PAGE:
Reviewed by: Amanda Bohlen, Extension Educator, Ohio State University Extension, Washington County.

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Going on vacation may seem like a great excuse to overindulge, but just because you are going on vacation does not mean you should take a break from your health. A healthy vacation allows you to enjoy your trip and be physically, mentally, and emotionally restored.

Here are a few areas to keep in mind as you plan for a healthy vacation.

Meals/Eating   

Healthy meal of salmon and vegetables

Try to stick to your normal routine, including normal number of meals and snacks. Try to eat at your usual times; consuming your typical portion. Most restaurants post their menus online so you can plan ahead to find restaurants that have healthier options. Pack or stop at a local store to keep healthy snacks on hand, or even visit a local farmers market for fresh produce. If you are staying at a hotel with breakfast opt for healthier options like eggs, yogurt, and fruit. If your vacation rental or hotel has kitchen appliances, stock with healthy snacks and breakfast items can save both your waistline and your wallet.

Did you know if you are thirsty that your body is already dehydrated? Dehydration can lead to mood changes, headaches, and feelings of fatigue. Stay hydrated during travel and throughout each day, especially when visiting warmer climates, when being more active, or indulging in alcohol. Make accessing water easier and reduce waste by add an empty water bottle to your packing list.

Activity/Exercise

Depending on your vacation style you may need to have a plan to be active. Aim for 30 to 60 minutes of activity each day. Explore the town on foot, rent a bicycle, look up local hikes, or utilize the hotel gym. During your travel days find time to stand up, stretch, and move. Walk the concourse during layovers, stroll around a rest area, or stretch throughout your journey.

Sun safety gear, hat

Sun Safety  

Wherever you are traveling be sure to prioritize sun safety. Pack water-resistant, broad-spectrum sunscreen of at least 30 SPF (Sun Protection Factor). Apply 30 minutes before heading outside and reapply every 2 hours, especially if swimming or sweating. There is no such thing as a safe or base level tan. Avoid tanning beds and long unprotected exposure to the sun. Pack or buy a fun new hat and try renting an umbrella if spending the day at the beach.

Sleep/Rest

Prioritize sleep and rest during your trip, not every second of every day must be filled. Allow for the recommended eight hours of sleep each night and capitalize on being away. Enjoy some down time during your trip to help restore your mind and body.

 When you prioritize your health and include these tips in your vacation plan you will find your mind and body more rested and restored when you return from your healthy vacation.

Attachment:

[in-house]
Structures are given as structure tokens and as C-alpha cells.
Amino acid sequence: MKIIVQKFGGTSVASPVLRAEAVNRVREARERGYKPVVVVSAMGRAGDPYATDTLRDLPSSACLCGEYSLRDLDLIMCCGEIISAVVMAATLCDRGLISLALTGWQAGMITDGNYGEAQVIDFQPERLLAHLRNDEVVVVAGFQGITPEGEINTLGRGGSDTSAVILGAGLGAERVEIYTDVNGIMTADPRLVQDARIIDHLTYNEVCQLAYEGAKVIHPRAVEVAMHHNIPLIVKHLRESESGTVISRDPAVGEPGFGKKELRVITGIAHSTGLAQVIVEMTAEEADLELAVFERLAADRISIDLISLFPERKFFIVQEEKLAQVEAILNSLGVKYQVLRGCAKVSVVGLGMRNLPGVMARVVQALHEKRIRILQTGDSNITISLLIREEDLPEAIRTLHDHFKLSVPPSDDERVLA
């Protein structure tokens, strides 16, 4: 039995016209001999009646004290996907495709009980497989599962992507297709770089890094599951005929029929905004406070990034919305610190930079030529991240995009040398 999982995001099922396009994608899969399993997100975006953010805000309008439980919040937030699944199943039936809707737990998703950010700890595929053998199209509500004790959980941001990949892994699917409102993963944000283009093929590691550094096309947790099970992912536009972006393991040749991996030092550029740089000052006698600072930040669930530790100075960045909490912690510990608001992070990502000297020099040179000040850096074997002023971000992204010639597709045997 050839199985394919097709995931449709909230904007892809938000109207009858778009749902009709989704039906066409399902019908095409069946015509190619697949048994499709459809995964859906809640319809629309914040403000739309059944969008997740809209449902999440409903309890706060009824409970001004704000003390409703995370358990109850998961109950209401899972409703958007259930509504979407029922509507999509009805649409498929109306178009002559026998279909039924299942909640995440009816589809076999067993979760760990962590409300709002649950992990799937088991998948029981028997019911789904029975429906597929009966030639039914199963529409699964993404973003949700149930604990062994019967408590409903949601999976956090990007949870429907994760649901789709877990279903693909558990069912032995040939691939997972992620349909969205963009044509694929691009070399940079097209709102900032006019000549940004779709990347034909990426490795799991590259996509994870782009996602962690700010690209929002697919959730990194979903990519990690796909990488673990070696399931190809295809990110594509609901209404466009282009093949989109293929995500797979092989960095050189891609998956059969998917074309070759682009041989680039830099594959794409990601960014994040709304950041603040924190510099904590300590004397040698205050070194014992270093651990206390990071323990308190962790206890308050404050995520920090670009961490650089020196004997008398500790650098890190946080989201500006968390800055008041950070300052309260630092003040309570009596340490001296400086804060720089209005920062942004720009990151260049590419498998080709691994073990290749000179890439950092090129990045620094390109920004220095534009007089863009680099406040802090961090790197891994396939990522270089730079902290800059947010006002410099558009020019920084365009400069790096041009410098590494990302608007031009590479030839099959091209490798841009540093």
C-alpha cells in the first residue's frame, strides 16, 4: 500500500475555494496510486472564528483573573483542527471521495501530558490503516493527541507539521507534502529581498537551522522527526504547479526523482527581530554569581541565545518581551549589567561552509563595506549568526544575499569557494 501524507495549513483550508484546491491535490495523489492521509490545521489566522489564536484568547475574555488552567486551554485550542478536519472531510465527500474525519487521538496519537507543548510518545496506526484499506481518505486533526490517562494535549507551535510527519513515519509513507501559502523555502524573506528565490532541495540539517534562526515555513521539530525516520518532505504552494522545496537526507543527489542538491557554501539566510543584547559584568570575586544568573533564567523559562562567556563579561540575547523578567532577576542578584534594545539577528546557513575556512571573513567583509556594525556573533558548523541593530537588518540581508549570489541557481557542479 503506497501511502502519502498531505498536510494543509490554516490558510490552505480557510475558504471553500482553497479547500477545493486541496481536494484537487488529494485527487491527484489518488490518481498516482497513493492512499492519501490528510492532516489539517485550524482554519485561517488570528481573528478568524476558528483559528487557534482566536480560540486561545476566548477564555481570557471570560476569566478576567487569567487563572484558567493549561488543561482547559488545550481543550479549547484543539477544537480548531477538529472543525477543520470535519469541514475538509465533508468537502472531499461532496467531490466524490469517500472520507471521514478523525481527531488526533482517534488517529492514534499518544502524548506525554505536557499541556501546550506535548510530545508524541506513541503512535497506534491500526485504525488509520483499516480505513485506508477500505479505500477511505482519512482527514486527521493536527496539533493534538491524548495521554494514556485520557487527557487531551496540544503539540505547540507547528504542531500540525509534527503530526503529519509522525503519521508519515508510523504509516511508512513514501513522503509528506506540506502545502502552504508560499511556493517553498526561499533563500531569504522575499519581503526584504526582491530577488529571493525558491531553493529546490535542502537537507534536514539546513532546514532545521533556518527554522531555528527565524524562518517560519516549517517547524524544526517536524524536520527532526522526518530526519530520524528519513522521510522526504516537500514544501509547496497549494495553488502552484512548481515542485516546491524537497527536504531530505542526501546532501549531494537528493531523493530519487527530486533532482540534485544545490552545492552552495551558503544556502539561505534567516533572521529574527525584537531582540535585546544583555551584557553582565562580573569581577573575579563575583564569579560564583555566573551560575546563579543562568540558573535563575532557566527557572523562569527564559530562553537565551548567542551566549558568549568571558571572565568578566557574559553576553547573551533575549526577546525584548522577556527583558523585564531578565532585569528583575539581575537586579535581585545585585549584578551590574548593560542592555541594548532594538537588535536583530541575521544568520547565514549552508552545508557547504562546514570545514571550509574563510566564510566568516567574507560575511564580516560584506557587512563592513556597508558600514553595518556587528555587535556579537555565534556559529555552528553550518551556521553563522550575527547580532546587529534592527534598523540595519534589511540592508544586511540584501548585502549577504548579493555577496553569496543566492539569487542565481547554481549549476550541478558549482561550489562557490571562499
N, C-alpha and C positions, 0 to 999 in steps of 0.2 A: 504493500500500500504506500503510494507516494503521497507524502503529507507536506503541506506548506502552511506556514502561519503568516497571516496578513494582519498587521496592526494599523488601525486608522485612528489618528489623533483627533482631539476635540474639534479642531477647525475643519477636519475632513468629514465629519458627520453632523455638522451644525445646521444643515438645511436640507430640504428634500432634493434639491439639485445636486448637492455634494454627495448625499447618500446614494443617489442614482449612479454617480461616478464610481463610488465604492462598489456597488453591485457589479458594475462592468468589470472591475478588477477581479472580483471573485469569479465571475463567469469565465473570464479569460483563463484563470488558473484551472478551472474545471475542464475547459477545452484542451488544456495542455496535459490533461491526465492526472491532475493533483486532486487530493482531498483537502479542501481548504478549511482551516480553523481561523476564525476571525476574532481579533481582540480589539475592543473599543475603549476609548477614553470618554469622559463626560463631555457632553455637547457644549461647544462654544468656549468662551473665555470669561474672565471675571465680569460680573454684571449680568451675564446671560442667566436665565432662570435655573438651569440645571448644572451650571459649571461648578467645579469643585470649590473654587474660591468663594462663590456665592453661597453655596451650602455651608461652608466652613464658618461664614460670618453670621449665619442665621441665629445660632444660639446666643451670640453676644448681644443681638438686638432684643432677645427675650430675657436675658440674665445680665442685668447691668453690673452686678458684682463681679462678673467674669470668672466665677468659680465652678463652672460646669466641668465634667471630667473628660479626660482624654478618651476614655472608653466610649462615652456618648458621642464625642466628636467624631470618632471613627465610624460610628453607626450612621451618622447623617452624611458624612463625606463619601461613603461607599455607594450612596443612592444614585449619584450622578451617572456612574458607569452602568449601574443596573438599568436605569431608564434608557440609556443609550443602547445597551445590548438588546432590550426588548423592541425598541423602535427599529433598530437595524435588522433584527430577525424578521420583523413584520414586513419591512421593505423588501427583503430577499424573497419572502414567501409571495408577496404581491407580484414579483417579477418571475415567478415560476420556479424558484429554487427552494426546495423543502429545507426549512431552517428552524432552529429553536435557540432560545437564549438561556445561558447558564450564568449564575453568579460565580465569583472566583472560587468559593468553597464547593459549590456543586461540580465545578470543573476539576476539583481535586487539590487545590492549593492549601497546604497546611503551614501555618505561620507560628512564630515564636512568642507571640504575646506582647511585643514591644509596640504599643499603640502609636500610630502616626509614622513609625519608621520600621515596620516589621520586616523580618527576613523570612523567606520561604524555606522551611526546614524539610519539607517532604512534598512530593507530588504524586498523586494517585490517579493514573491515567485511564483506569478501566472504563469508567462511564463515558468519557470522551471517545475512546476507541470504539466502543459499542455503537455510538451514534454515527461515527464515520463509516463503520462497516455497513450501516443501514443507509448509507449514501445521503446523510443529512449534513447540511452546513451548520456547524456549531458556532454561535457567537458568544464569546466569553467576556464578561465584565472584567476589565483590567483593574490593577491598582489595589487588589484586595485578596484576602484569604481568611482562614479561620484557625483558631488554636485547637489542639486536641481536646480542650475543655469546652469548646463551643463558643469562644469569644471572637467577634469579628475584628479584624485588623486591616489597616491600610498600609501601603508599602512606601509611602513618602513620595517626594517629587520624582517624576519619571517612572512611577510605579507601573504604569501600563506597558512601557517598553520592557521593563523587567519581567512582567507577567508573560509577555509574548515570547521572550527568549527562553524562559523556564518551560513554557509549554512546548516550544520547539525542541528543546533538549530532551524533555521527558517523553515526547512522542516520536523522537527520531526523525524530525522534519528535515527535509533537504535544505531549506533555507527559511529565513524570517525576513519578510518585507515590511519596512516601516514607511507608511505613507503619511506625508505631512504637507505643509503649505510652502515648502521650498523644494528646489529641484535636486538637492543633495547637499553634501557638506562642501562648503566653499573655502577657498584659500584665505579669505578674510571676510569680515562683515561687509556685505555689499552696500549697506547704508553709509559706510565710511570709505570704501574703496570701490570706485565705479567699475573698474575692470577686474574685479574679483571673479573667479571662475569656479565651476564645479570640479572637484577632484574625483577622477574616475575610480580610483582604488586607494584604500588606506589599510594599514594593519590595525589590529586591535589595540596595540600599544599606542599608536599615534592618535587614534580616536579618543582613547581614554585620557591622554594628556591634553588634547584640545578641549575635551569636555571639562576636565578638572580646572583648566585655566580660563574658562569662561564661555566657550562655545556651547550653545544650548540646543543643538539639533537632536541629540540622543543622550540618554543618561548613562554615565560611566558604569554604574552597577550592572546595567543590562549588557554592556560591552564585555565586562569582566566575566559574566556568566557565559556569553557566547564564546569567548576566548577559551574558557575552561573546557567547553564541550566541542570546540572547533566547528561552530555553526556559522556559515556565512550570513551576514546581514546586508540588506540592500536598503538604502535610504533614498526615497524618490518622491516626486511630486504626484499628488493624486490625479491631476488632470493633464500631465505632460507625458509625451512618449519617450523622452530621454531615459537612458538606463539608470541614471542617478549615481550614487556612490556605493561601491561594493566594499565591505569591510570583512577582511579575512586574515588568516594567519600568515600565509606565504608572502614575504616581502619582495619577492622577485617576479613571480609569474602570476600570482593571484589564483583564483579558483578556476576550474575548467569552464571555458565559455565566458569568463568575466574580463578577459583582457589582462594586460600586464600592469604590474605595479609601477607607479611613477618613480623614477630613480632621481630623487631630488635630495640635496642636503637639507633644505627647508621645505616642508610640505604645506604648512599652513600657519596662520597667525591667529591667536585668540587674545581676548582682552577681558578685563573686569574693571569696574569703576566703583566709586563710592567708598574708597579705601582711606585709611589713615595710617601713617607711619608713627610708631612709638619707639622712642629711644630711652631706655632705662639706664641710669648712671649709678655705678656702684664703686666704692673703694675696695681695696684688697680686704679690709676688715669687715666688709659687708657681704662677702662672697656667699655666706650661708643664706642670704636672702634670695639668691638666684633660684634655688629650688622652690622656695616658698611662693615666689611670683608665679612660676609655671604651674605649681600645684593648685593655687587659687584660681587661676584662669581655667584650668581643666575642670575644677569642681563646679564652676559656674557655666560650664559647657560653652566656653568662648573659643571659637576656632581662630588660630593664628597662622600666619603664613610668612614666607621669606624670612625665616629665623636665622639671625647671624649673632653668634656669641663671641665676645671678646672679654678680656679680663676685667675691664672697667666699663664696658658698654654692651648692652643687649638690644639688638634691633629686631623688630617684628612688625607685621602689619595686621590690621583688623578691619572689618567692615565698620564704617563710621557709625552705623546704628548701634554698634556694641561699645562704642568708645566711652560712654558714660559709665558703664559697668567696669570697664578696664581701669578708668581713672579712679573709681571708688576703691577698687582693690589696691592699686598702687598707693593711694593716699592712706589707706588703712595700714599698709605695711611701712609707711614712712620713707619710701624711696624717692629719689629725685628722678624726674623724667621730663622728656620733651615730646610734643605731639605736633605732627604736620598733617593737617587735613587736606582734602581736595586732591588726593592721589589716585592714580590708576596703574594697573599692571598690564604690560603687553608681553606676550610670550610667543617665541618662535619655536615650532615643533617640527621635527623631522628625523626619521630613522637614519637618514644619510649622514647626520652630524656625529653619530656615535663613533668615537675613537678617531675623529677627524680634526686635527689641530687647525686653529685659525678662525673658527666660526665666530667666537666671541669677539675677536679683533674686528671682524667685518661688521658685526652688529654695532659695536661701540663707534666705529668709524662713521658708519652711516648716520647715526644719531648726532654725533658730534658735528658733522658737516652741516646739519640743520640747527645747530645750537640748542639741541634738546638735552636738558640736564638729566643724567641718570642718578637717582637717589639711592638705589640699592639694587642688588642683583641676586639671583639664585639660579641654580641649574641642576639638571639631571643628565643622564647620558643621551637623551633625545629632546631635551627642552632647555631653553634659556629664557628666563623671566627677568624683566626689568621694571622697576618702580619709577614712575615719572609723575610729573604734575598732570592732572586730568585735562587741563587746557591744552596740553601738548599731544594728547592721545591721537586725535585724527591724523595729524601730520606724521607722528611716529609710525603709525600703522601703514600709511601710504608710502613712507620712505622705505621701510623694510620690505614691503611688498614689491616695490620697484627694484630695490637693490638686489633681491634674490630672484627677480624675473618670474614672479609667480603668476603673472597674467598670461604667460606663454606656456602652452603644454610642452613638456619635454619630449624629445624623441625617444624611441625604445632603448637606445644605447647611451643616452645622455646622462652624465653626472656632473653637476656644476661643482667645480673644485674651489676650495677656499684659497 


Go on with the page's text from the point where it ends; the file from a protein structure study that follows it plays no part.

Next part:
Written by: Laura Halladay, Family and Consumer Sciences Educator, Ohio State University Extension Greene County.

Reviewed by: Alisha Barton, Family and Consumer Sciences Educator, Ohio State University Extension Miami County.

Sources:

Brinkman, P. (2016, February 18). Keeping sun safe. Ohioline. Retrieved March 2, 2022, from https://ohioline.osu.edu/factsheet/hsc-7

Harvard Medical School. (n.d.). Consequences of insufficient sleep. Consequences of Insufficient Sleep | Healthy Sleep. Retrieved March 2, 2022, from https://healthysleep.med.harvard.edu/healthy/matters/consequences

Moser, M. (2012, May 30). Don’t let vacation go to waist. Chow Line. Retrieved March 2, 2022, from https://u.osu.edu/chowline/2012/05/30/dont-let-vacation-go-to-waist/

Poitras, C. (2012, February 21). Even mild dehydration can alter mood. UConn Today. Retrieved March 2, 2022, from https://today.uconn.edu/2012/02/even-mild-dehydration-can-alter-mood/

Photo Credit:

Marijana1 via Pixabay – Summer-Sun protection items https://pixabay.com/photos/summer-summer-flat-lay-flat-lay-3490611/

YenniVance via Pixabay – Healthy meal with salmon and veggies  https://pixabay.com/photos/salmon-food-healthy-dinner-meal-1312372/

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fresh strawberries and flowers

Join the “Spring Into Wellness” Email Challenge Now!

Challenge Dates: April 4 – May 15, 2022

Topics Covered:

  • Financial Wellness
  • Social Wellness
  • Intellectual Wellness
  • Creative Wellness
  • Environmental Wellness
  • Emotional Wellness
  • Physical Wellness
  • Occupational Wellness
  • Spiritual Wellness
  • Balance

What is the cost? It’s FREE!!

Who can participate? Any adult with an email account.

How do I sign up? Look at this chart and find your county. Go to the link beside your county and register before March 28, 2022.

County Registration Link
Belmont go.osu.edu/LHLWBelmont
Brown go.osu.edu/LHLWclermontbrown
Butler go.osu.edu/LHLWButler
Carroll go.osu.edu/LHLWCarroll
Champaign go.osu.edu/LHLWChampaign
Clark go.osu.edu/LHLWClark
Clermont go.osu.edu/LHLWclermontbrown
Coshocton go.osu.edu/LHLWCoshocton
Darke go.osu.edu/LHLWdarmerpreb
Defiance go.osu.edu/LHLWnwohio
Fairfield go.osu.edu/LHLWFairfield
Franklin go.osu.edu/LHLWFranklin
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Hancock go.osu.edu/LHLWHancock
Hardin go.osu.edu/LHLWHardin
Henry go.osu.edu/LHLWnwohio
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Holmes go.osu.edu/LHLWHolmtusc
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Licking go.osu.edu/LHLWLicking
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Mercer go.osu.edu/LHLWdarmerpreb
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Morrow go.osu.edu/LHLWMorrow
Ottawa go.osu.edu/LHLWOttawaSandusky
Paulding go.osu.edu/LHLWpauputvw
Perry go.osu.edu/LHLWPerry
Pickaway go.osu.edu/LHLWPickaway
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Preble go.osu.edu/LHLWdarmerpreb
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Trumbull go.osu.edu/LHLWTrumbull
Van Wert go.osu.edu/LHLWPauputvw
Warren go.osu.edu/LHLWWarren
Washington go.osu.edu/LHLWWashington
Williams go.osu.edu/LHLWnwohio
Wood go.osu.edu/LHLWWood

If your county isn’t listed, you may register with this link:

go.osu.edu/lhlwopen

For more information, contact Lisa Barlage, barlage.7@osu.edu or Roseanne Scammahorn scammahorn.5@osu.edu. 

Spring into Wellness with Extension!

Sponsored by Ohio State University Extension